19. Anonymous says:

    I loved both Jontue and Tatiana! I don't know if I actually smelled Wind Song but I do remember the song. And, now I have a bloody earworm. Thanks!

  20. Anonymous says:

    Is that Peter Horton in the ad?

    PS – Saw “Tatiana” on the shelf at Walmart when I was buying diapers over the weekend! For the whopping sum of $6.95, it can be yours!!

  21. Anonymous says:

    It's the gift that keeps on giving, that darn song.

  22. Anonymous says:

    Those are definitely a few classics!

  23. Anonymous says:

    Maybe you're thinking of the regular Chloe in the peachy bottle? With a calla lily theme? I used to love that one, too. Come to think of it, I bet it is something like Tatiana.

  24. Anonymous says:

    That settles it. The next time I stop by the drugstore for fashion magazines, toothpaste, and Good 'n Plenties, I'm getting me a bottle of Tatiana.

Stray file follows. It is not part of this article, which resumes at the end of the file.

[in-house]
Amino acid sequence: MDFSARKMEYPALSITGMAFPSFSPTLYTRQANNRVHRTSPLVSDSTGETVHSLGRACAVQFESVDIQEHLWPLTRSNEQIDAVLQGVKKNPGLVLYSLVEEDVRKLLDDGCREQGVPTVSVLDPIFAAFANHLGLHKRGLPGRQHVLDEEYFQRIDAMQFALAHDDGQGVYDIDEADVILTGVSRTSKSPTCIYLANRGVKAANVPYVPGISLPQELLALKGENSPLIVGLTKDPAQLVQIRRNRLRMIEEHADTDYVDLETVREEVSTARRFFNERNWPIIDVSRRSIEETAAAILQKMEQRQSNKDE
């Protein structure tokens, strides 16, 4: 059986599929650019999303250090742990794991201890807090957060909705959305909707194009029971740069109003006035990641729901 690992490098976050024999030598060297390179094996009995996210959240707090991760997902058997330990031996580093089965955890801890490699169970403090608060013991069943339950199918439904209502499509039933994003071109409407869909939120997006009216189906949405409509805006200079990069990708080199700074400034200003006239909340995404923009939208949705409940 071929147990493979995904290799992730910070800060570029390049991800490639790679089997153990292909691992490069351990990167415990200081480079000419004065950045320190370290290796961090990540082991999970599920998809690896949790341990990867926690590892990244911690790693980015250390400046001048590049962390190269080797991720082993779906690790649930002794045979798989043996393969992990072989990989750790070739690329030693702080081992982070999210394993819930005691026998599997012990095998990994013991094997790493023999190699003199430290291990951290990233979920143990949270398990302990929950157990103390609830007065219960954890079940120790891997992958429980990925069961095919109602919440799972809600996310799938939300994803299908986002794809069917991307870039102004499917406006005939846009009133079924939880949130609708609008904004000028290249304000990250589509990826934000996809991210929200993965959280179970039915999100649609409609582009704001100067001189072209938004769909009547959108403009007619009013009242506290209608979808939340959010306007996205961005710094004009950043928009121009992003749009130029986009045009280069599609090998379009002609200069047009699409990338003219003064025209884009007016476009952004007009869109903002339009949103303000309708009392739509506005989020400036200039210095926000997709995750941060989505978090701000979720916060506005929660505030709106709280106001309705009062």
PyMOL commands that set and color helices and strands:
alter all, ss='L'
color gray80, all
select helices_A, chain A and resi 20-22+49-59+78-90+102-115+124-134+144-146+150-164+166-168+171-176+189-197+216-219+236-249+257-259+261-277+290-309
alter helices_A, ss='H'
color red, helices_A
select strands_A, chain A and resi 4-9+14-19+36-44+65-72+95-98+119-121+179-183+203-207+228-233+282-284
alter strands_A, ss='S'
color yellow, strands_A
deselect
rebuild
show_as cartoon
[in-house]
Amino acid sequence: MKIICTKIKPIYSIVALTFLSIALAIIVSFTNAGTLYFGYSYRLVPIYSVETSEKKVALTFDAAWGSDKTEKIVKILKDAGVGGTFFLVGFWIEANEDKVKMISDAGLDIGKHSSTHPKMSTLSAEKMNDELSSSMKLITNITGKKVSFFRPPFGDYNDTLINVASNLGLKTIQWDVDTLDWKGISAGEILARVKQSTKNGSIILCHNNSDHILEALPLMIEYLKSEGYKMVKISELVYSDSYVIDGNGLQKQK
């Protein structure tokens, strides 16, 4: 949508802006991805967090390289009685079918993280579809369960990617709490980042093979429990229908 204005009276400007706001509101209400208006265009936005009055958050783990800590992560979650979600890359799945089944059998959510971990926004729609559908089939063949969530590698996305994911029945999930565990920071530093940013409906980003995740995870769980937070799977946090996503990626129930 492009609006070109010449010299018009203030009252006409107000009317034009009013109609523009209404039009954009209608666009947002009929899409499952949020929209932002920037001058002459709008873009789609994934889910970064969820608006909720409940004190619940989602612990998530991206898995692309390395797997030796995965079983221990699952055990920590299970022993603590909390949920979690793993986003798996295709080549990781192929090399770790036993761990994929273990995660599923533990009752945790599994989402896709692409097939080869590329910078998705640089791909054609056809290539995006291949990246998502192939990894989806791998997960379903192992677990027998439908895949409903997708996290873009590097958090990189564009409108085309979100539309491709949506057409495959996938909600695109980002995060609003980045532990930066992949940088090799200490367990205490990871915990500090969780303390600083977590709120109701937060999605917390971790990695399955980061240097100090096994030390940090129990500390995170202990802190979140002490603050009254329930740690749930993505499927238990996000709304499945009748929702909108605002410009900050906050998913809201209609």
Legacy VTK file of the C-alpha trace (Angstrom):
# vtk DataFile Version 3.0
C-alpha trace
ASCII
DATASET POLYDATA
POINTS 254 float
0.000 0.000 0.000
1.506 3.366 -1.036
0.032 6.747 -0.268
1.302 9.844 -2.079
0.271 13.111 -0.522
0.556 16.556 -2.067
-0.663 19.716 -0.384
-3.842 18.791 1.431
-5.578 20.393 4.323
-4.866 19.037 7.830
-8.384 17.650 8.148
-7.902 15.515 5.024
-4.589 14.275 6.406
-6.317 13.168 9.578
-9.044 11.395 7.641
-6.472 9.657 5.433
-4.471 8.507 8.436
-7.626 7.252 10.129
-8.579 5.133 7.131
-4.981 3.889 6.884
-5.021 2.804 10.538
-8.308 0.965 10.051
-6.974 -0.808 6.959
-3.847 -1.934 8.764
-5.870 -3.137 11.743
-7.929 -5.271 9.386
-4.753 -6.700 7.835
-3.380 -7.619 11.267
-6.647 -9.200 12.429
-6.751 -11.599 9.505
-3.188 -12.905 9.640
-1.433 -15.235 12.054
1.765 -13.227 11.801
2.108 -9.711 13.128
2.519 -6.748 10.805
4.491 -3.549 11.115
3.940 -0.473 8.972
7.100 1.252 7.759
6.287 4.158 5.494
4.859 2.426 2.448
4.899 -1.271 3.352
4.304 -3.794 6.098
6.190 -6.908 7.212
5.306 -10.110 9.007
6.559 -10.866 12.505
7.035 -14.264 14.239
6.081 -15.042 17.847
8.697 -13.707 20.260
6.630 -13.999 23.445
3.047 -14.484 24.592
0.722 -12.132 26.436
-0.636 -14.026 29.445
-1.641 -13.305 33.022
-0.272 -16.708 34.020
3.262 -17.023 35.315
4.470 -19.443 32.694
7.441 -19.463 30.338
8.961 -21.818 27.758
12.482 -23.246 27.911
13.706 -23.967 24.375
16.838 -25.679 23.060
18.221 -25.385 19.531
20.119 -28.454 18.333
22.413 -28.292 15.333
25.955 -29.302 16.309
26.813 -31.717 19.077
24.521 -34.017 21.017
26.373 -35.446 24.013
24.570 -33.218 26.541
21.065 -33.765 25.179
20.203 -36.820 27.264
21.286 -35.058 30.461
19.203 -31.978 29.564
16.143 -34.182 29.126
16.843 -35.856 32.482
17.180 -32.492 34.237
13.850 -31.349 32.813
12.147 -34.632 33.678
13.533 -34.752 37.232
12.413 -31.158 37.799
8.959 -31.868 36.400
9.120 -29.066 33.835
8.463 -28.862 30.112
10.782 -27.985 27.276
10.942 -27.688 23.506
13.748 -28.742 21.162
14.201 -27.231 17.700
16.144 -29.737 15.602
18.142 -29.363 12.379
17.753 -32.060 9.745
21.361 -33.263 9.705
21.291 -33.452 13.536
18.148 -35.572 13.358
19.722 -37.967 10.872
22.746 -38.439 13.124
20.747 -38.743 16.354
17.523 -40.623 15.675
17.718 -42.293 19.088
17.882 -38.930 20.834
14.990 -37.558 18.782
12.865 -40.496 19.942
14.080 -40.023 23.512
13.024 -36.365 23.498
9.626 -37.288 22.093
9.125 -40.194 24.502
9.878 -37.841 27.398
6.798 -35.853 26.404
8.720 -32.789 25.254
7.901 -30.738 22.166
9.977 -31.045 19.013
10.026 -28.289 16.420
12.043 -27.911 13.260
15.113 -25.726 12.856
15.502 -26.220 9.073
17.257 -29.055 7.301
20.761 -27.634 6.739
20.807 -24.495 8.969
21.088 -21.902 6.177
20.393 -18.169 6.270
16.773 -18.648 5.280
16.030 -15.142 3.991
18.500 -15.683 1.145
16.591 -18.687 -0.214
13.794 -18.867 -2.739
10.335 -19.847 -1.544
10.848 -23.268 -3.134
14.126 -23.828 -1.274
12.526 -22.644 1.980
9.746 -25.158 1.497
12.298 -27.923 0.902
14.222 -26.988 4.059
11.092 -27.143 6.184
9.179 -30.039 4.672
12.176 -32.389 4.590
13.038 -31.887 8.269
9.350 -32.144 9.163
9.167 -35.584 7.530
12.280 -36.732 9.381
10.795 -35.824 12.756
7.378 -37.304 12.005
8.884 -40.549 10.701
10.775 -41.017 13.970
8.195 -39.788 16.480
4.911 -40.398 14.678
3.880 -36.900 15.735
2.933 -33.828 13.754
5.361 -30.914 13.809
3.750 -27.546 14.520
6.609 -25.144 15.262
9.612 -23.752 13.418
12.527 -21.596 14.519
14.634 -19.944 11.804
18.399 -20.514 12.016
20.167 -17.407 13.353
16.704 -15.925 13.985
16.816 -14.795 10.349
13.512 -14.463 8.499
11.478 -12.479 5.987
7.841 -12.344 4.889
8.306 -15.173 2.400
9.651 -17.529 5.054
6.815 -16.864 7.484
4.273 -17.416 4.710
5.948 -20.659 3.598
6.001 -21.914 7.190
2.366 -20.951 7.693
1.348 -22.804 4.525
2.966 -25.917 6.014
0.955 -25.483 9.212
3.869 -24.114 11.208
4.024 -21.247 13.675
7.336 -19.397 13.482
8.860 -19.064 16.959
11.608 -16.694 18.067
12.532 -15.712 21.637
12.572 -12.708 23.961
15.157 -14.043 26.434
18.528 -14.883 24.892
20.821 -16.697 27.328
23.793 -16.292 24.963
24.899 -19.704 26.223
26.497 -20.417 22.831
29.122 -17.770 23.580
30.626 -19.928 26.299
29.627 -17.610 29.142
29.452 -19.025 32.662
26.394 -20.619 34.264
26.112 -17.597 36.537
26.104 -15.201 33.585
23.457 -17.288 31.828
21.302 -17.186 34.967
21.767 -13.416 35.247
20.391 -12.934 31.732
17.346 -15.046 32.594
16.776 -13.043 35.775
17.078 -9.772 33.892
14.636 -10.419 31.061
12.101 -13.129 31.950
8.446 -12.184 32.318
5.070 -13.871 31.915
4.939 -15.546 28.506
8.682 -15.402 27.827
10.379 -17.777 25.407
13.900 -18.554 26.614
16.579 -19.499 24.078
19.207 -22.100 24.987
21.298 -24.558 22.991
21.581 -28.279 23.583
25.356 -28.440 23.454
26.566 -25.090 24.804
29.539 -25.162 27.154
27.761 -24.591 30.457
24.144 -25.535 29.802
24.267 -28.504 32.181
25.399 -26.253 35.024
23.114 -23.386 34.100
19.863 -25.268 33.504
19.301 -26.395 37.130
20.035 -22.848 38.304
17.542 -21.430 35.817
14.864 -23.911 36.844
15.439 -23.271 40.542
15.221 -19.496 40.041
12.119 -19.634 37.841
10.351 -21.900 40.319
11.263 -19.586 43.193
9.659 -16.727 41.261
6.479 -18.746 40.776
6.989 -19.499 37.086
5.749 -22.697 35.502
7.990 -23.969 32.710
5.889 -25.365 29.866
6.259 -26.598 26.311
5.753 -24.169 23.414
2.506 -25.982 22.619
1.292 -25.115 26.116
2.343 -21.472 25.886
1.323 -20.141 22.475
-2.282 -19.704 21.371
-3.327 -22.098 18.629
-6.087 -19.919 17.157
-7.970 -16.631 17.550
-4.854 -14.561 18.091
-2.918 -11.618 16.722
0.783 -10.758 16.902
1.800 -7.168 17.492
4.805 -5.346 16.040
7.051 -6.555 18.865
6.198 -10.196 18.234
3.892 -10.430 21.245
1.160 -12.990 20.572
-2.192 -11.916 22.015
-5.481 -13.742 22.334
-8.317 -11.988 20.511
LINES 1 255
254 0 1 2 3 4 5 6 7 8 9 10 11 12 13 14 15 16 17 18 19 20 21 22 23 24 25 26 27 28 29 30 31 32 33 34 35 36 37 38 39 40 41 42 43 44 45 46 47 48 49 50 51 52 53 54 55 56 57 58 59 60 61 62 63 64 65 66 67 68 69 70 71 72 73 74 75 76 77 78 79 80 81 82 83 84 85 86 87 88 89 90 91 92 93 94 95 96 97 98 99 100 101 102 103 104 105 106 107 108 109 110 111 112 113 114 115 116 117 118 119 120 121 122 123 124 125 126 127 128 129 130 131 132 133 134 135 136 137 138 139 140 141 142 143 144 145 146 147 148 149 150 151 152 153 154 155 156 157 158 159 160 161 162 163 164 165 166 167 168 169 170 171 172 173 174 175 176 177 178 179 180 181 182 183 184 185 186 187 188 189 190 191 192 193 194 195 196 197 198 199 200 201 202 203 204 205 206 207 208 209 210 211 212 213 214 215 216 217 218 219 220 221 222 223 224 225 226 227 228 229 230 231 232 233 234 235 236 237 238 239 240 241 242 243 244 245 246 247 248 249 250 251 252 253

25. Anonymous says:

    i don't wear any drugstore brands, but as a birdwatcher i love the wind song birds on the package. vanilla fields has a great pic of a hummingbird, too. so from the 'bird porn' angle, drugstore brands have it over all the other perfumes!

    it's so fun to see tatiana mentioned. my college best friend wore it every day, and it smelled great on her. it brings back fun memories-and it was in a nice bottle, too. no birds, though ; )

  26. Anonymous says:

    It really is pretty packaging, although I loved the old bottles, the ones that were shaped like a crown.

  27. Anonymous says:

    Enjoli, Aviance, Windsong, Tatiana! Does anyone remember one called Pavlova? Like so many others, I wore Heaven Sent and Love's Baby Soft, but I also remember something called Pavlova which was probably so flowery that I would fall over in a dead faint if I sniffed it now.

  28. Anonymous says:

    I definitely remember the others, and Pavlova sounds vaguely familiar. It may now be in the great perfume graveyard in the sky. I think Aviance is a goner, too. And Heaven Sent, come to think of it.

  29. Anonymous says:

    My memories of Prince Matchabelli are less olfactory & more about prank phone calls: “Do you have a bottle of Prince Matchabelli?” “Better let him out!” On another note, one of my dear friends wore Pavlova while I was wearing Love's Baby Soft.